In the original series, actor Joo Won is a pediatric surgeon with autism and savant syndrome. The ABC series will feature Freddie Highmore as Shaun Murphy in the role. The show also has a multi-ethnic cast of Antonia Thomas, Nicholas Gonzalez, Chuku Modu and more.

Kim said producing has given him a “surprising” amount of satisfaction and newfound freedom.

“As an actor you can only get the roles that you are given. As a producer you can create a world from the ground up and populate it with the types of people you want to see, ones that reflect the actual reality around you,” he said.

Kim is hopeful that more Korean TV dramas will be re-adapted for American television in the future -- his production company 3AD has several projects in the works -- but says they need to be tweaked for the American system and audience.

“You can’t just rely on romance. For a show to succeed in America you need something beyond a love story -- an engine that can keep it going for several seasons maybe," he said. Korean dramas tend to be hyperfocused on the intense emotions of characters, he noted. “I remember watching ‘Winter Sonata.’ There was a lot of ‘I love you but I can’t be with you.’ ... In Korean dramas, (the characters) feel everything 100 percent. If they’re in love, they’re deeply in love with their whole body, their whole being.  These things are, I think, unique to Korean culture and the way (Koreans) express (feelings). That’s one of the dangers of trying to bring a Korean format to America. Relationships are different in America. Things like divorce and family are treated differently.”

Regardless of the adaptation process for remakes, however, Kim feels original Korean dramas “shouldn’t change at all” and should remain true to their distinctive identity.

“That’s the character of K-drama.”

A growing hot topic in Hollywood is diversity. Many imported content from Asia has gotten whitewashed by casting non-Asian actors in main roles. Kim pointed out that many Asian-American actors get “tired of just waiting and hoping that someone will write” a multidimensional, fulfilling role for them, so they venture into the creative process themselves.

Recently, Korean-American actor Justin Chon of the “Twilight” film series wrote and directed the film “Gook,” which released in the US on Aug. 18. The film centers on two Korean-American brothers and a manager running a shoe store in Los Angeles when a riot breaks out and upends their business.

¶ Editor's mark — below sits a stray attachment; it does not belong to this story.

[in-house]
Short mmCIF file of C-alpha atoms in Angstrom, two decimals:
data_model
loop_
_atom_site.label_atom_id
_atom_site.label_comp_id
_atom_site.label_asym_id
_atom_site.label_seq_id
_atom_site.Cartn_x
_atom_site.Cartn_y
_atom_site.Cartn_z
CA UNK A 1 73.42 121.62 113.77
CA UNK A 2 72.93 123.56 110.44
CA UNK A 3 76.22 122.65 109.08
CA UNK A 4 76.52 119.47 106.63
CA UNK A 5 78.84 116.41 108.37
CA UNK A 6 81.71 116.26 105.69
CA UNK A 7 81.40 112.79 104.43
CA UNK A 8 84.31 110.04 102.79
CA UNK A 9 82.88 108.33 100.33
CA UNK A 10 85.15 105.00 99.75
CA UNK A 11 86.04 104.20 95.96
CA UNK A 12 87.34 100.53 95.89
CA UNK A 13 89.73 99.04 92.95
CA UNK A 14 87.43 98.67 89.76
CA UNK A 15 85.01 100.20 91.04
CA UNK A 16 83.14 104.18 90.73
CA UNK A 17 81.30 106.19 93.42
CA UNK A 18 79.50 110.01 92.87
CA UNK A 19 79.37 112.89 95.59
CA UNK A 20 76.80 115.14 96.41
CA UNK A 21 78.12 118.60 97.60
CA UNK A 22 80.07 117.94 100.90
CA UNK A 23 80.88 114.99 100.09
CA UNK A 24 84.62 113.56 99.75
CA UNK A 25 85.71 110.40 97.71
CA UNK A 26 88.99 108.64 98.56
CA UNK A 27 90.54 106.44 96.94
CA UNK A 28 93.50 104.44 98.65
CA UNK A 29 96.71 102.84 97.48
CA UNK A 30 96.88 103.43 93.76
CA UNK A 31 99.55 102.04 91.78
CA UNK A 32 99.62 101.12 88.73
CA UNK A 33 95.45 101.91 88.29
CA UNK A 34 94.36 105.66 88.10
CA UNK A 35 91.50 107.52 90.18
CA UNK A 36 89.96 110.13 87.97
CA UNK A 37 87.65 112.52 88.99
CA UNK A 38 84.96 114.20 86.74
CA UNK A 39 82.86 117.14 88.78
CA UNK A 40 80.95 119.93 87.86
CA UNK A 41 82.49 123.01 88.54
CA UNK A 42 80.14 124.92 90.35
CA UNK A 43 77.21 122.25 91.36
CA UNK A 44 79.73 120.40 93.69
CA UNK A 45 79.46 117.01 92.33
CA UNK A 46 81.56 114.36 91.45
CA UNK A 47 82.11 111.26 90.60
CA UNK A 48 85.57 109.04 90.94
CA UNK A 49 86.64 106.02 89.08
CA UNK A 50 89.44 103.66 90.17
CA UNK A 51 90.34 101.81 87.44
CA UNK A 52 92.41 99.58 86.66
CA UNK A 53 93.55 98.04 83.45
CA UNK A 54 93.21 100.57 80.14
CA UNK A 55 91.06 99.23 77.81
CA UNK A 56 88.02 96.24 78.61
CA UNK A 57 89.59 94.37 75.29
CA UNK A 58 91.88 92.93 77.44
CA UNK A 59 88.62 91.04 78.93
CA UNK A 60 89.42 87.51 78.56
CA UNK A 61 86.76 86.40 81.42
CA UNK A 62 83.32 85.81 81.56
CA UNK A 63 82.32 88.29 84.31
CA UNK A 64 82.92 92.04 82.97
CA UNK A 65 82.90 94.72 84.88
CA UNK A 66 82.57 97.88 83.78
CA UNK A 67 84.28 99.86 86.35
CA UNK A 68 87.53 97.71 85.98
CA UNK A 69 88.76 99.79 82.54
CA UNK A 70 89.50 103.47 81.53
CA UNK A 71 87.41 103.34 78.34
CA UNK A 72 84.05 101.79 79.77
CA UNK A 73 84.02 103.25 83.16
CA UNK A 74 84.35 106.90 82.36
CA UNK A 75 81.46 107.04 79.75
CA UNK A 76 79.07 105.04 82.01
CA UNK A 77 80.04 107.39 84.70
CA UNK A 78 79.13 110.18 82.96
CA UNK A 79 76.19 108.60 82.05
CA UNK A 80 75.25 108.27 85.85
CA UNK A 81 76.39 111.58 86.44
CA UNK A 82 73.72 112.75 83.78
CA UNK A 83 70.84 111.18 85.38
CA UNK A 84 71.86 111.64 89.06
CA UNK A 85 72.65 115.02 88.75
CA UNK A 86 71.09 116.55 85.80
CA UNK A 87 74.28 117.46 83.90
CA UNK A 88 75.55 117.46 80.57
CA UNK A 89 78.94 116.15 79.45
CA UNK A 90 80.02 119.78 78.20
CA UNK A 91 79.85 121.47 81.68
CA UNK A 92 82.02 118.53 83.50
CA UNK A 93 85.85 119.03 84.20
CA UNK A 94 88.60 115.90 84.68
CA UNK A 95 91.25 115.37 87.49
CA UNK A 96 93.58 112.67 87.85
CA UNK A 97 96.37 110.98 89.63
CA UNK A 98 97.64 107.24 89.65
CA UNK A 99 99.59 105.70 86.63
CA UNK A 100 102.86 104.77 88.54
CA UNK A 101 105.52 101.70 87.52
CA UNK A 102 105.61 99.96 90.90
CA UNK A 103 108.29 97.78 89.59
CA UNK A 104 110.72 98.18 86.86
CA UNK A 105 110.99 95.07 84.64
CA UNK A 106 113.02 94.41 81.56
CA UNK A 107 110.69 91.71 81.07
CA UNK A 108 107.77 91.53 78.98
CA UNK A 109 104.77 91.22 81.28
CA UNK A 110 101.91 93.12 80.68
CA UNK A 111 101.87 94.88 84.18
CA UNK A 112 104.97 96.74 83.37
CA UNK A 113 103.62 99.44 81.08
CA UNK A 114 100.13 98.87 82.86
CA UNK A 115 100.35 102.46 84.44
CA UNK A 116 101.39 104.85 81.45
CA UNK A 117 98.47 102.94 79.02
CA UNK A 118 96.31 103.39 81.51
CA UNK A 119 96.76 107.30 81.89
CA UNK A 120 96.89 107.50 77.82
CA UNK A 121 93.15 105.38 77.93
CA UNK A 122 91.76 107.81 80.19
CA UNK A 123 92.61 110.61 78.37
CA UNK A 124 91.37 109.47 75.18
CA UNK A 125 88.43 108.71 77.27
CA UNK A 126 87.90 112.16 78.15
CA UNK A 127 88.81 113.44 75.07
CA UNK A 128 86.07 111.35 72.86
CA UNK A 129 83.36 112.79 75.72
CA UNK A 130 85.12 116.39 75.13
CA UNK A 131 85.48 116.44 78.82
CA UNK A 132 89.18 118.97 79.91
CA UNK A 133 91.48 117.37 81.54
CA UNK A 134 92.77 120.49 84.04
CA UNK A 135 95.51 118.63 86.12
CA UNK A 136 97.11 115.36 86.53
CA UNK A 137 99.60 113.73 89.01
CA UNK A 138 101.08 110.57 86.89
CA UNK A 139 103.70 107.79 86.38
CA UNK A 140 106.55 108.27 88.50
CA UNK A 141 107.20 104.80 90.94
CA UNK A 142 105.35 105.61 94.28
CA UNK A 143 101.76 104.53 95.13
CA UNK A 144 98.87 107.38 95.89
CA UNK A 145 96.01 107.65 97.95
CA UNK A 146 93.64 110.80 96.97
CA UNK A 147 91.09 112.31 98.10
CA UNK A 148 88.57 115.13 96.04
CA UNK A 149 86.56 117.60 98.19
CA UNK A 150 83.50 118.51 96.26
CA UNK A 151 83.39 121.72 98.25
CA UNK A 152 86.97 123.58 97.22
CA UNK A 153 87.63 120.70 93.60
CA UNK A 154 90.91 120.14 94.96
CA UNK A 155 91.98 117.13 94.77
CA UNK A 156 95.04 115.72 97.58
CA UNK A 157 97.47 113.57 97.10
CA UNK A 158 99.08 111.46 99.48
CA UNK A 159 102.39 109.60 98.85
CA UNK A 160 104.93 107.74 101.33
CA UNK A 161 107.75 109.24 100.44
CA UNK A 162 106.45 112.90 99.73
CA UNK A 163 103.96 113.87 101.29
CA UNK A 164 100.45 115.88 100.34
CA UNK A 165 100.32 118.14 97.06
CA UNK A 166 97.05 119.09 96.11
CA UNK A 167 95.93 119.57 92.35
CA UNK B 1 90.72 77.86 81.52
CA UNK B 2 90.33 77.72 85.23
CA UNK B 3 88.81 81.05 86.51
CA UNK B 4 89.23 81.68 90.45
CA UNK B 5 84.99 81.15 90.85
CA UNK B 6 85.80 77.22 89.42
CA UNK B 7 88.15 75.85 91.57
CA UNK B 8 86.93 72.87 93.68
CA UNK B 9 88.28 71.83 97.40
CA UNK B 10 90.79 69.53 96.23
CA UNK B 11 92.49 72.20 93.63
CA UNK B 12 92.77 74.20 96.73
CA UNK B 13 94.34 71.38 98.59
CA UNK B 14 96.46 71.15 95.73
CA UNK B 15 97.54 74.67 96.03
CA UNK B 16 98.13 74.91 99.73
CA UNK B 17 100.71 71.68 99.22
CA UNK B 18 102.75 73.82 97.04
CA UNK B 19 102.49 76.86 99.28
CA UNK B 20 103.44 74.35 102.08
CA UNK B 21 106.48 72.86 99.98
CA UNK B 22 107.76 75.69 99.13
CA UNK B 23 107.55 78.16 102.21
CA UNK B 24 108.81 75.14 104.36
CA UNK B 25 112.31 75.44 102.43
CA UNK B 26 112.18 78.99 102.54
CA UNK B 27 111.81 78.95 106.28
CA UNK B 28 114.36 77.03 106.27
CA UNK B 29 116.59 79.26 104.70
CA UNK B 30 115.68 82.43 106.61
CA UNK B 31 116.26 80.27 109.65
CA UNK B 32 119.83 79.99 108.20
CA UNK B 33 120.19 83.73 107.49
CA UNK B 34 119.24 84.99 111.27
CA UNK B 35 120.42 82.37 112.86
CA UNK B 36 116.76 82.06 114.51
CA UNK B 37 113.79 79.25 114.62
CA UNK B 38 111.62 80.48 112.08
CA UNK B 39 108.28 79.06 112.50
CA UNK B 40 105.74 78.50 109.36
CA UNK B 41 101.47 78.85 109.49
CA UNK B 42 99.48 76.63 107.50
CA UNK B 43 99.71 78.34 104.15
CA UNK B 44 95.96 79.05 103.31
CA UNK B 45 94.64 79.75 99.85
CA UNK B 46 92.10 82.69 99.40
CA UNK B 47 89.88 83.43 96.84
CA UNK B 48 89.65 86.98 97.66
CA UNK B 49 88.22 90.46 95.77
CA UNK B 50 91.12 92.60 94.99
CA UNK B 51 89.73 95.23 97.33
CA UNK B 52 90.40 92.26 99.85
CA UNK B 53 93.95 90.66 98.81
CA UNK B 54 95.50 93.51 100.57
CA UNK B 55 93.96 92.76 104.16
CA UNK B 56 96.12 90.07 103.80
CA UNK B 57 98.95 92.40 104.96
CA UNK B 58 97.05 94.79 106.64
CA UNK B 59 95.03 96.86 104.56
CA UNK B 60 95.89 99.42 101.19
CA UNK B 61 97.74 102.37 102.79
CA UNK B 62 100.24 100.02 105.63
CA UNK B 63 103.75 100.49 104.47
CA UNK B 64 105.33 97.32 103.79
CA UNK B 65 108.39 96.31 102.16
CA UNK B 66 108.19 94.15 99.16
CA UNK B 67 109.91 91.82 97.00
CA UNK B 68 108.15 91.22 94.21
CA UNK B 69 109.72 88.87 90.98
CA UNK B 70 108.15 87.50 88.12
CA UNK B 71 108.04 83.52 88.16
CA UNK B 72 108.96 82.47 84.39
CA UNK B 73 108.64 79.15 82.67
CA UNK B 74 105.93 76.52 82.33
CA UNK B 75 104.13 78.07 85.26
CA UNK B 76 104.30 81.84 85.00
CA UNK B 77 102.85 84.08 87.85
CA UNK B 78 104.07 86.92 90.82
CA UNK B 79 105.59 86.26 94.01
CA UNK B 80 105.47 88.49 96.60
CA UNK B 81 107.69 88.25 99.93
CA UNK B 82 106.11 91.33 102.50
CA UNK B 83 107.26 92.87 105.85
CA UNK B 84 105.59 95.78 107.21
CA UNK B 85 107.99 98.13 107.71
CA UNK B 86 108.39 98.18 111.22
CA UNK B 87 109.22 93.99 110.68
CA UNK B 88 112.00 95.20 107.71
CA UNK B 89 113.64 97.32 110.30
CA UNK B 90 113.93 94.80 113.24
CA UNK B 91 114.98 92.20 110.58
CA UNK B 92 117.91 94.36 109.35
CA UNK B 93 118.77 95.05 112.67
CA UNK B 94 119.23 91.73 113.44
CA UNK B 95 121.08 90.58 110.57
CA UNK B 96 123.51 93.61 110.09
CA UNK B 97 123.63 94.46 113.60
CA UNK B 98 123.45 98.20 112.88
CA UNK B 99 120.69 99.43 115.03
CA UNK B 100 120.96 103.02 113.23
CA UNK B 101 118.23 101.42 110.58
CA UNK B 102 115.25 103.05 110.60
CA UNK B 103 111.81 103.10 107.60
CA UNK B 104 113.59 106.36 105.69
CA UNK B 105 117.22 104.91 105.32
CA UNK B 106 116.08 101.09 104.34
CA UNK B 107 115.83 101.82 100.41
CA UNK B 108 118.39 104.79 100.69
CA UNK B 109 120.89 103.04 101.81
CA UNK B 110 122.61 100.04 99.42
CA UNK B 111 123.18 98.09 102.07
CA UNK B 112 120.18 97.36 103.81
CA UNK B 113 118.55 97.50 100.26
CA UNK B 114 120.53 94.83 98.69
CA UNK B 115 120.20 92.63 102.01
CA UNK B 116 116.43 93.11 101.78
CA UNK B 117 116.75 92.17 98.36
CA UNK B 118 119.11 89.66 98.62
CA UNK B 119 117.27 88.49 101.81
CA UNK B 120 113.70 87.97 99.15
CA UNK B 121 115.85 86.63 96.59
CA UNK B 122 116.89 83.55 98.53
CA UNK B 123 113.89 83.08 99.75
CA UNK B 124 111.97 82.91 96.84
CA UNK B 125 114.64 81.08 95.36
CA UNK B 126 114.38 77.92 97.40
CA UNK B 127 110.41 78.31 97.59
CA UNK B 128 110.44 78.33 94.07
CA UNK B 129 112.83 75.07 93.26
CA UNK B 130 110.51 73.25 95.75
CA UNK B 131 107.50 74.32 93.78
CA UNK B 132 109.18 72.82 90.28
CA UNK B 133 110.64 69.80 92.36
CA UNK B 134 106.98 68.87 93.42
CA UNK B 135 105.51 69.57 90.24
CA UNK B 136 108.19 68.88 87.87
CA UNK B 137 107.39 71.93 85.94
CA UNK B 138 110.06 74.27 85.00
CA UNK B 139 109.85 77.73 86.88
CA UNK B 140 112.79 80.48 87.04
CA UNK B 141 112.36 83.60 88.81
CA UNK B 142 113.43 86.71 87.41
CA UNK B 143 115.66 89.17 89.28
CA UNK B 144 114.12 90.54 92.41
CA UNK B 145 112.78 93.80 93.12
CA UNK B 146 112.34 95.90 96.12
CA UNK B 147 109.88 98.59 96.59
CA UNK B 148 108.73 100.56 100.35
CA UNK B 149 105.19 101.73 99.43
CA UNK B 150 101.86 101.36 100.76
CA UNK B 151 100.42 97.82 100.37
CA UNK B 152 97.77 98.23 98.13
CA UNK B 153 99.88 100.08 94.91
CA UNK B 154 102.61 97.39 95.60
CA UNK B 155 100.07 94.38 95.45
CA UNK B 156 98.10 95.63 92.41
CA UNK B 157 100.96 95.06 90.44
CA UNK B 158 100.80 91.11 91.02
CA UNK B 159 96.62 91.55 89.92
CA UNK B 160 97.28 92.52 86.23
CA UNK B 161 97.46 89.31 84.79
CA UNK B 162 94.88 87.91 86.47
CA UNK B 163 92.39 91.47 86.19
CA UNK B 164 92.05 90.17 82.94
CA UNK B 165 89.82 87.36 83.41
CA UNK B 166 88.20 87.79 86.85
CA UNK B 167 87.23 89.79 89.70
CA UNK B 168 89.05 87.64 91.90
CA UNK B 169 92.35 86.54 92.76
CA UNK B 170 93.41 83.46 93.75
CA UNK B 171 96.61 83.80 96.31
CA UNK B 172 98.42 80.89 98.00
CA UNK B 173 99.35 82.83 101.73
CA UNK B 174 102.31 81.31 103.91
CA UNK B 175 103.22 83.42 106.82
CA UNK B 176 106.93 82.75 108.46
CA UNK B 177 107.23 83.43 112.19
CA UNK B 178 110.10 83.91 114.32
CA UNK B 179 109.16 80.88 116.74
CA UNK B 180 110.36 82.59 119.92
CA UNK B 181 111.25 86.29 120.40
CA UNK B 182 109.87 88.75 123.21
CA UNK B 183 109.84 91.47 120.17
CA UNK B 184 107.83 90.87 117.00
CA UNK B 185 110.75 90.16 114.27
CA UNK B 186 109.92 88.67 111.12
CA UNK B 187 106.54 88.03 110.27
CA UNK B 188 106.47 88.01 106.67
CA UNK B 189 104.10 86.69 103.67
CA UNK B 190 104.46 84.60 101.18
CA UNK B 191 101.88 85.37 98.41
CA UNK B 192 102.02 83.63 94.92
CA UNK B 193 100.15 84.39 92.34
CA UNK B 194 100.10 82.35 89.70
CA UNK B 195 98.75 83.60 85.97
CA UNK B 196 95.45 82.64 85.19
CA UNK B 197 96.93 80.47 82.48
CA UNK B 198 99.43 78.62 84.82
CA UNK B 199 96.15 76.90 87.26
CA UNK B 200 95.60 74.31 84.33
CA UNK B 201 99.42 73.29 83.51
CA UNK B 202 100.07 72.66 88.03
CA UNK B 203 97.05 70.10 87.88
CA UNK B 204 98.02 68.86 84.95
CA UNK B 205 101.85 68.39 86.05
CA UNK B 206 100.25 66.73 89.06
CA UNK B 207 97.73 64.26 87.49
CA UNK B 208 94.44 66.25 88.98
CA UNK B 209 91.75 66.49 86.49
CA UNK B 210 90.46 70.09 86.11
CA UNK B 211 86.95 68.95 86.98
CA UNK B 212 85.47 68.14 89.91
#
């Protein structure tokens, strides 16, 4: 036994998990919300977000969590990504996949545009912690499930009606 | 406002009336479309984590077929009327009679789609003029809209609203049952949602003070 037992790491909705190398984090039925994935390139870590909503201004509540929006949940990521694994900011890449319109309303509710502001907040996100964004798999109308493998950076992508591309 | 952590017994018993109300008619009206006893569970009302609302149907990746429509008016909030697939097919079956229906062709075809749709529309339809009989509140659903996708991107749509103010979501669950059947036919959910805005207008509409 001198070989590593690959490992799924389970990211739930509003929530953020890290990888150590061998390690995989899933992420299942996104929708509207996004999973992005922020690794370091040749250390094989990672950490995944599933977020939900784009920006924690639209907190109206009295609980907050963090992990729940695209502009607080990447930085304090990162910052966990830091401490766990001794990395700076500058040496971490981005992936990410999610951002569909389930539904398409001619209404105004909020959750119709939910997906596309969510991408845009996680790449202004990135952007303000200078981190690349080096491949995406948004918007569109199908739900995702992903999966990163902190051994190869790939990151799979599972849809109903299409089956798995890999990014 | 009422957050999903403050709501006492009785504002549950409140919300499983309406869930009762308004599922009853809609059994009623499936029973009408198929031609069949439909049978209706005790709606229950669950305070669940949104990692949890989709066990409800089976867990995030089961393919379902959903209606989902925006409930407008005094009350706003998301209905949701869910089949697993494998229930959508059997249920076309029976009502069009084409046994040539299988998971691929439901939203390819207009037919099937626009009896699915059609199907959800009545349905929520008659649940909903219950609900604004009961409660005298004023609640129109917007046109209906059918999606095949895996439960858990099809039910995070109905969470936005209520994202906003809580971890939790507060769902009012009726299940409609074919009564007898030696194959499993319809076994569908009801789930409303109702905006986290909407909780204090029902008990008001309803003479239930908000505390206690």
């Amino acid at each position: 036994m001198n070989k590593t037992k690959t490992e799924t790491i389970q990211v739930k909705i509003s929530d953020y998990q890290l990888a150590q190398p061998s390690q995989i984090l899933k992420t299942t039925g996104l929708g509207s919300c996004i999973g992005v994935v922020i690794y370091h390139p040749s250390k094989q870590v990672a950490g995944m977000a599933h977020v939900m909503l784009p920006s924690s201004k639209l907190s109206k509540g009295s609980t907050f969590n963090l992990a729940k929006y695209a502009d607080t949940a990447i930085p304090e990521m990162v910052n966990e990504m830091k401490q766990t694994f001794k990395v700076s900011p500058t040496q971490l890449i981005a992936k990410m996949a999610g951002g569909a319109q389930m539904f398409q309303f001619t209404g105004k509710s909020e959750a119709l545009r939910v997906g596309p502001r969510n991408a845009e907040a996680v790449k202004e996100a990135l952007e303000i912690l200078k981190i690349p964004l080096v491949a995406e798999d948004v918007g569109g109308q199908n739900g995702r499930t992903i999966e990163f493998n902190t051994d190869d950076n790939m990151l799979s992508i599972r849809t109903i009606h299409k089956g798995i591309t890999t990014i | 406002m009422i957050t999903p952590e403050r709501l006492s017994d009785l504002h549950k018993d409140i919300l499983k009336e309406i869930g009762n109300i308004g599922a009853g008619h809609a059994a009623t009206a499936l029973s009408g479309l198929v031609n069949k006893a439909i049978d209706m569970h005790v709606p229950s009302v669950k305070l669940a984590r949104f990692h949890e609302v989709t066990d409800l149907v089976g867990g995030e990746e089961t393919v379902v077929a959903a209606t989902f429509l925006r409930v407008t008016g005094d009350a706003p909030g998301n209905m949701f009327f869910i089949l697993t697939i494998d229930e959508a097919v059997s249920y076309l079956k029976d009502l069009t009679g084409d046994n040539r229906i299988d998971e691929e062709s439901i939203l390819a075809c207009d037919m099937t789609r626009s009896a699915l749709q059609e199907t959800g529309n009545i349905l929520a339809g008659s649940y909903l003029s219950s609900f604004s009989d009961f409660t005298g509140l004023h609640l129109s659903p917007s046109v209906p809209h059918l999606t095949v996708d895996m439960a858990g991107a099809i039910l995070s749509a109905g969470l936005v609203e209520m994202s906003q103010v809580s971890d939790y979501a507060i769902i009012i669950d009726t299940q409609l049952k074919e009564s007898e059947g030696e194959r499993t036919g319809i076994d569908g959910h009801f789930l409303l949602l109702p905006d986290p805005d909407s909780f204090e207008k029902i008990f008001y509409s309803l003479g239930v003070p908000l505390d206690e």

Kim predicts more of such movements will take place. He also believes that a gradual transition toward racial equality is taking place in Hollywood, though it may feel slow to many.

“I think it’s changing. We’re having roles for Asian men where they get to be sexy and funny. ... But it’s ridiculous that we still have to face those obstacles.”

Kim had a breakthrough role in LOST. His character did not speak English. He spoke Korean in the series. No viewers complained about it. It added to the realism of the show. It also emphasized the lack of communication between different cultures can lead to misunderstandings and problems.

South Korea's major export is K-Wave - - - its entertainment culture in film, TV and music. It is just getting started in America.

Friday, August 25, 2017


With so many unanswered questions about LOST, time have given latent fans more science information to construct new theories about the show.

A new study published in eLife journal states that scientists have developed a way to remotely control your brain. By controlling the brain, scientists can send messages to your muscles that the person does not authorize. 

The experiment was done on a small scale but it has big implications.  Scientists stated that they were even able to prompt their test subject to run, freeze in place, or even completely lose control over their limbs. 

The effort, led by physics professor Arnd Pralle, PhD, of the University at Buffalo College of Arts and Sciences, focused on a technique called “magneto-thermal stimulation.” It’s not exactly a simple process — it requires the implantation of specially built DNA strands and nanoparticles which attach to specific neurons — but once the minimally invasive procedure is over, the brain can be remotely controlled via an alternating magnetic field. When those magnetic inputs are applied, the particles heat up, causing the neurons to fire.

The study included experiments where were performed on mice. Using the new technique, the researchers were able to control the movement of the animals, causing them to freeze, lock up their limbs, turn around, or even run.

Despite only being tested on mice, the research could have far-reaching implications in the realm of brain research. This research could very well be an important step towards that future for neurological treatments and re-stabilization of movement for paraplegics.

It is interesting to note that the methods used in this research mimic some of the plot points in LOST. Dharma used human experimentation as a means of control. Surgical implants and mind control rooms were shown to have been used by Ben to control the Others and the 815 survivors. The idea of electromagnetic research to alter brain activity was a theme in series.